Overtime work and blood pressure in normotensive Japanese male workers

Am J Hypertens. 2012 Sep;25(9):979-85. doi: 10.1038/ajh.2012.37. Epub 2012 Apr 12.


Background: Epidemiological studies have observed conflicting patterns as to whether overtime work increases blood pressure (BP), probably as a consequence of methodological issues.

Methods: We conducted a prospective cohort study to investigate the relationship between overtime work hours and 1-year changes in BP in 1,235 normotensive Japanese male workers who carried out a variety of jobs in a manufacturing factory. Casual BP measurements were repeated at annual health examinations in 2004-2005, using an automatic manometer. An analysis of covariance that incorporated potential confounding factors including baseline age, body mass index (BMI), and lifestyle factors was used to calculate and compare the means of the 1-year change in systolic (SBP) and diastolic BP (DBP). The participants were grouped according to their average monthly overtime work hours obtained from timecard data between April and September 2004.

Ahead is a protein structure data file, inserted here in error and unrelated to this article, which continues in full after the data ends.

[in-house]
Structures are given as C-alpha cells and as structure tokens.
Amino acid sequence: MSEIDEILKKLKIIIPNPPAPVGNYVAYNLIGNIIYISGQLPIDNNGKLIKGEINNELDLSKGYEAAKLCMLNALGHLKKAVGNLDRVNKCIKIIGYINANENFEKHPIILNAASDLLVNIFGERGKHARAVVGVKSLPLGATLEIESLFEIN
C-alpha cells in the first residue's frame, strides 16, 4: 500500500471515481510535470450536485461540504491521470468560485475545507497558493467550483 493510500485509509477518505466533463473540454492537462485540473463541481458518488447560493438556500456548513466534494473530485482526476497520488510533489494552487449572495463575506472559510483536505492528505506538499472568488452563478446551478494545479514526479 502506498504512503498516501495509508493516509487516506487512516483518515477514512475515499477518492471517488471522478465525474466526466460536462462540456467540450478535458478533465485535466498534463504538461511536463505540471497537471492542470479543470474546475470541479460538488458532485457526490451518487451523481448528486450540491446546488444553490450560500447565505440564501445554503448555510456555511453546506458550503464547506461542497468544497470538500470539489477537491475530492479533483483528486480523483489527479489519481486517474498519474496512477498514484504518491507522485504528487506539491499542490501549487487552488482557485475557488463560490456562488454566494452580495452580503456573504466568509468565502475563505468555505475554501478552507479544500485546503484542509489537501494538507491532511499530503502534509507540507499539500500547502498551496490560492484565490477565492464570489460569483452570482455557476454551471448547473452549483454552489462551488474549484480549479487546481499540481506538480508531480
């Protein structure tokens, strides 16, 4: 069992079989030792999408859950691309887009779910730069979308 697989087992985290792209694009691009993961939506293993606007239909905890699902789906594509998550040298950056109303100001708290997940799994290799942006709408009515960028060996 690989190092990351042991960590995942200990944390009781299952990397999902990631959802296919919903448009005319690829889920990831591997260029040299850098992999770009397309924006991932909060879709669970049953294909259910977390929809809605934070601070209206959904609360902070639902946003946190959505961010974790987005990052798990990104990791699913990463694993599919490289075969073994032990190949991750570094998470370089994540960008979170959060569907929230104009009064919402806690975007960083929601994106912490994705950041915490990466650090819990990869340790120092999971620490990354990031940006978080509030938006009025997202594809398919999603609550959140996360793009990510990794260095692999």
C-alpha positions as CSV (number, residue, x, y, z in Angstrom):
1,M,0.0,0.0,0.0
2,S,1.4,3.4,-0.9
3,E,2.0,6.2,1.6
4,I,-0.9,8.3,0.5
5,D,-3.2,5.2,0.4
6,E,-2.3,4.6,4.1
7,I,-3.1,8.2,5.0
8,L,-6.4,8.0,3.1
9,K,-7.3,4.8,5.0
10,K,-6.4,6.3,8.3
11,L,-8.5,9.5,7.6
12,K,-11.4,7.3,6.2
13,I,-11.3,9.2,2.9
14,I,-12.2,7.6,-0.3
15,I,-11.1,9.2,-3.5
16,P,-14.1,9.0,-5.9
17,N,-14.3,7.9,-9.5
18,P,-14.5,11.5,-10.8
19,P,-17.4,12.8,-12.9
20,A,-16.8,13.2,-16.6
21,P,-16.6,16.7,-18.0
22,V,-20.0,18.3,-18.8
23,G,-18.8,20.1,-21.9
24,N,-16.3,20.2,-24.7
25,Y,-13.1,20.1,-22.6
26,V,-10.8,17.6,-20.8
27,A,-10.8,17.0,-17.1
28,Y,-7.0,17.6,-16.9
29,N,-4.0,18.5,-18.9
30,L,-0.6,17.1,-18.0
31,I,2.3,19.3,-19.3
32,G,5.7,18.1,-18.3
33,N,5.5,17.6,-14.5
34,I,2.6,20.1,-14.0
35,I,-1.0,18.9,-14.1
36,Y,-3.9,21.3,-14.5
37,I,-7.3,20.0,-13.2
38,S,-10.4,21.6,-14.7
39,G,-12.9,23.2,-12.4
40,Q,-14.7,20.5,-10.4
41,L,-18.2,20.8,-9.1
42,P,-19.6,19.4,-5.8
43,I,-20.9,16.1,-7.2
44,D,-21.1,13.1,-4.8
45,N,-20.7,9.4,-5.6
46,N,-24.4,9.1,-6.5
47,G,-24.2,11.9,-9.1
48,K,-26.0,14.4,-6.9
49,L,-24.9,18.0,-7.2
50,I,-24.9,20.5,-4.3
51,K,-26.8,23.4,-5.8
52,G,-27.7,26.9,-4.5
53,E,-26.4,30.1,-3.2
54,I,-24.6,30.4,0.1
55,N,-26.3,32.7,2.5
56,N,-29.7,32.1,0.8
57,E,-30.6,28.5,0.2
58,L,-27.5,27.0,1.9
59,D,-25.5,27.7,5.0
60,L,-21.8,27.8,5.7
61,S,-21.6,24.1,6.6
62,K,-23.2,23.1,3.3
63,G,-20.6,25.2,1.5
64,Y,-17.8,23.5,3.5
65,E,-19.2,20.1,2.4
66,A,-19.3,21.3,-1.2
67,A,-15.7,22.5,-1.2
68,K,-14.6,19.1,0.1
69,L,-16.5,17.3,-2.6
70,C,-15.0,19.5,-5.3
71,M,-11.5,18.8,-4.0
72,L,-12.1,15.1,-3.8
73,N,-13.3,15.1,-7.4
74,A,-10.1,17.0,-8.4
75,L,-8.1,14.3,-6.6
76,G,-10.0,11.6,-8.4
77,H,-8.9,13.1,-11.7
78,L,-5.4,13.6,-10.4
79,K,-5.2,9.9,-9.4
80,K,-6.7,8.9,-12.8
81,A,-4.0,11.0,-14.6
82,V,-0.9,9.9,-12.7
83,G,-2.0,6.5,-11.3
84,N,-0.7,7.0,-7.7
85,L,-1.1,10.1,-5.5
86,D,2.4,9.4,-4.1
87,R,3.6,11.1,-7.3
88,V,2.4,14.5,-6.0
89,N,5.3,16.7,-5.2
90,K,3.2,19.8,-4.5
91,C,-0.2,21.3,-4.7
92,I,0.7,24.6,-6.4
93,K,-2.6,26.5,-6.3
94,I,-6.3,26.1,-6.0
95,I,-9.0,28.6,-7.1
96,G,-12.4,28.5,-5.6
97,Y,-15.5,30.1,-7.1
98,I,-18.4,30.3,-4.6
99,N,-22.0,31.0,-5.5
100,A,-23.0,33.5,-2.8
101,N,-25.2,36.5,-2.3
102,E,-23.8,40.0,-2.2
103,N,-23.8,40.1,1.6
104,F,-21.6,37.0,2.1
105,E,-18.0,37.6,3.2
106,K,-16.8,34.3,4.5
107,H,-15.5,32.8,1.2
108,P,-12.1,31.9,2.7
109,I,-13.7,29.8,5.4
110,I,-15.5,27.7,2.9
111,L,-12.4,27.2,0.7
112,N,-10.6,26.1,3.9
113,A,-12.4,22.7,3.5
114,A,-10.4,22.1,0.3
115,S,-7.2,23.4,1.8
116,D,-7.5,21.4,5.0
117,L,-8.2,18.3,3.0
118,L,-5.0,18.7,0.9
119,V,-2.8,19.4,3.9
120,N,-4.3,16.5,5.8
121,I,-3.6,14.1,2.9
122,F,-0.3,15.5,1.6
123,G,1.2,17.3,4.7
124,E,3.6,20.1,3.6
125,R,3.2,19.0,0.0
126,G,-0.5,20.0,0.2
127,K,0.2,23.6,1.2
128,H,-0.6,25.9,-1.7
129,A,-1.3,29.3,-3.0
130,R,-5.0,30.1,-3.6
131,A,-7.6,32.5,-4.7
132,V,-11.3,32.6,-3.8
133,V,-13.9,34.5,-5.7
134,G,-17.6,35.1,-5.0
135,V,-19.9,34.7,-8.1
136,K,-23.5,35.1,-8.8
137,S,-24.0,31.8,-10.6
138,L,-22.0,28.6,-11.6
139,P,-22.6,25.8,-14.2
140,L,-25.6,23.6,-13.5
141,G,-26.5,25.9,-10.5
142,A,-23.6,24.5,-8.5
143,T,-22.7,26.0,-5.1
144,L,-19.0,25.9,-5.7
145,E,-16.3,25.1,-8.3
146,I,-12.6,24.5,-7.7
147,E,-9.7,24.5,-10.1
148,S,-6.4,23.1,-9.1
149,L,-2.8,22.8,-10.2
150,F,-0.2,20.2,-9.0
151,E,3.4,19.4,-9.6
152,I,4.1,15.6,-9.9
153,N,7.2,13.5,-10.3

Results: The multivariate-adjusted mean for 1-year change in DBP in 611 male assembly-line workers was 1.5 mm Hg (95% confidence interval (CI) 0.8-2.2) for <40.0 h/month, 2.3 mm Hg (95% CI 1.3-3.2) for 40.0-79.9 h/month, and 5.3 mm Hg (95% CI 2.7-7.9) for ≥ 80.0 h/month (P for heterogeneity = 0.02). A broadly similar pattern was observed for SBP. In contrast, there was no significant difference in means 1-year change for both SBP and DBP in 315 clerks and 309 engineers/special technicians, grouped according to overtime work hours.

Conclusions: Extensive overtime work was associated with increased BP in normotensive male assembly-line workers, but not in clerks and engineers/special technicians.

Publication types

  • Research Support, Non-U.S. Gov't

MeSH terms

  • Adult
  • Asian People
  • Blood Pressure / physiology*
  • Cohort Studies
  • Follow-Up Studies
  • Humans
  • Hypertension / epidemiology*
  • Hypertension / physiopathology
  • Japan / epidemiology
  • Male
  • Middle Aged
  • Prospective Studies
  • Work Schedule Tolerance / physiology*